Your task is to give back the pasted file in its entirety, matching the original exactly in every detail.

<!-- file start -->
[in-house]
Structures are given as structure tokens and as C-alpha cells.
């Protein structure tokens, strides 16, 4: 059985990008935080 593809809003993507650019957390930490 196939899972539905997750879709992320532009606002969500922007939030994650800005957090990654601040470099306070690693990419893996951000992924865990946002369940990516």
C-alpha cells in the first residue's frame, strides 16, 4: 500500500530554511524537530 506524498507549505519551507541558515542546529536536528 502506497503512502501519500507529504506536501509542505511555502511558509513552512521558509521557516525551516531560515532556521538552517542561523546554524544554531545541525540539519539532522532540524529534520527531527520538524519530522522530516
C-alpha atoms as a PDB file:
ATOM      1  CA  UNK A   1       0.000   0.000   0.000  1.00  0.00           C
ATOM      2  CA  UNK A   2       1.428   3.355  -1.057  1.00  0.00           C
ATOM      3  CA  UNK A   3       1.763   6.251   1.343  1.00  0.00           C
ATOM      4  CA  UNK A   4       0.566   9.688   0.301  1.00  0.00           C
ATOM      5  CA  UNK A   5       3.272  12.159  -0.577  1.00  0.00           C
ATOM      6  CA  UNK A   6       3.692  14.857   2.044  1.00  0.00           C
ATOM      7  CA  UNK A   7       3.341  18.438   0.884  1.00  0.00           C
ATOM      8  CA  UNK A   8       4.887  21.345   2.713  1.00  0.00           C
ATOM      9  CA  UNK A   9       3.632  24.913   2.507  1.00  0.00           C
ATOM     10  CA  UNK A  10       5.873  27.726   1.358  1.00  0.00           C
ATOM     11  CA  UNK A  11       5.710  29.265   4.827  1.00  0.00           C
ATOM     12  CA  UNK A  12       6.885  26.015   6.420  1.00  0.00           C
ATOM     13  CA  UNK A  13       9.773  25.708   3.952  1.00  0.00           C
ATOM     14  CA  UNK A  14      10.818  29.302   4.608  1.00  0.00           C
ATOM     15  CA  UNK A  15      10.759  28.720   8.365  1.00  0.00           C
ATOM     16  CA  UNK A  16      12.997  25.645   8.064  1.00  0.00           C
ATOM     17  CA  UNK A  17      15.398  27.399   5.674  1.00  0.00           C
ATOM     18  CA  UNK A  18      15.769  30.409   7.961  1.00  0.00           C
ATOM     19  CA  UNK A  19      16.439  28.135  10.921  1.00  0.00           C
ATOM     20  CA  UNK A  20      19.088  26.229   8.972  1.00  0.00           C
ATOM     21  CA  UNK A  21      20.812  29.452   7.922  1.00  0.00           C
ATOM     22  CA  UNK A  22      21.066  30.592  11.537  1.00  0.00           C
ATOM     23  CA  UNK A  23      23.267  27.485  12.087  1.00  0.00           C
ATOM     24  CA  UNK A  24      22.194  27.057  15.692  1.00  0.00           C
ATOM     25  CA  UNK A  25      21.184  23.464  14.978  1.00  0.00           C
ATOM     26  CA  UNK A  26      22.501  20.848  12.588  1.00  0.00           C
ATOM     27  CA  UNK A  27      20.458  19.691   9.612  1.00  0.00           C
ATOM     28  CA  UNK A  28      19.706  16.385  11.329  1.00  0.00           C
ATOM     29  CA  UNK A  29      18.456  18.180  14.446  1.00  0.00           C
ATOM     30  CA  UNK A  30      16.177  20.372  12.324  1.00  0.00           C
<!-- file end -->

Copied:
[in-house]
Structures are given as structure tokens and as C-alpha cells.
């Protein structure tokens, strides 16, 4: 059985990008935080 593809809003993507650019957390930490 196939899972539905997750879709992320532009606002969500922007939030994650800005957090990654601040470099306070690693990419893996951000992924865990946002369940990516």
C-alpha cells in the first residue's frame, strides 16, 4: 500500500530554511524537530 506524498507549505519551507541558515542546529536536528 502506497503512502501519500507529504506536501509542505511555502511558509513552512521558509521557516525551516531560515532556521538552517542561523546554524544554531545541525540539519539532522532540524529534520527531527520538524519530522522530516
C-alpha atoms as a PDB file:
ATOM      1  CA  UNK A   1       0.000   0.000   0.000  1.00  0.00           C
ATOM      2  CA  UNK A   2       1.428   3.355  -1.057  1.00  0.00           C
ATOM      3  CA  UNK A   3       1.763   6.251   1.343  1.00  0.00           C
ATOM      4  CA  UNK A   4       0.566   9.688   0.301  1.00  0.00           C
ATOM      5  CA  UNK A   5       3.272  12.159  -0.577  1.00  0.00           C
ATOM      6  CA  UNK A   6       3.692  14.857   2.044  1.00  0.00           C
ATOM      7  CA  UNK A   7       3.341  18.438   0.884  1.00  0.00           C
ATOM      8  CA  UNK A   8       4.887  21.345   2.713  1.00  0.00           C
ATOM      9  CA  UNK A   9       3.632  24.913   2.507  1.00  0.00           C
ATOM     10  CA  UNK A  10       5.873  27.726   1.358  1.00  0.00           C
ATOM     11  CA  UNK A  11       5.710  29.265   4.827  1.00  0.00           C
ATOM     12  CA  UNK A  12       6.885  26.015   6.420  1.00  0.00           C
ATOM     13  CA  UNK A  13       9.773  25.708   3.952  1.00  0.00           C
ATOM     14  CA  UNK A  14      10.818  29.302   4.608  1.00  0.00           C
ATOM     15  CA  UNK A  15      10.759  28.720   8.365  1.00  0.00           C
ATOM     16  CA  UNK A  16      12.997  25.645   8.064  1.00  0.00           C
ATOM     17  CA  UNK A  17      15.398  27.399   5.674  1.00  0.00           C
ATOM     18  CA  UNK A  18      15.769  30.409   7.961  1.00  0.00           C
ATOM     19  CA  UNK A  19      16.439  28.135  10.921  1.00  0.00           C
ATOM     20  CA  UNK A  20      19.088  26.229   8.972  1.00  0.00           C
ATOM     21  CA  UNK A  21      20.812  29.452   7.922  1.00  0.00           C
ATOM     22  CA  UNK A  22      21.066  30.592  11.537  1.00  0.00           C
ATOM     23  CA  UNK A  23      23.267  27.485  12.087  1.00  0.00           C
ATOM     24  CA  UNK A  24      22.194  27.057  15.692  1.00  0.00           C
ATOM     25  CA  UNK A  25      21.184  23.464  14.978  1.00  0.00           C
ATOM     26  CA  UNK A  26      22.501  20.848  12.588  1.00  0.00           C
ATOM     27  CA  UNK A  27      20.458  19.691   9.612  1.00  0.00           C
ATOM     28  CA  UNK A  28      19.706  16.385  11.329  1.00  0.00           C
ATOM     29  CA  UNK A  29      18.456  18.180  14.446  1.00  0.00           C
ATOM     30  CA  UNK A  30      16.177  20.372  12.324  1.00  0.00           C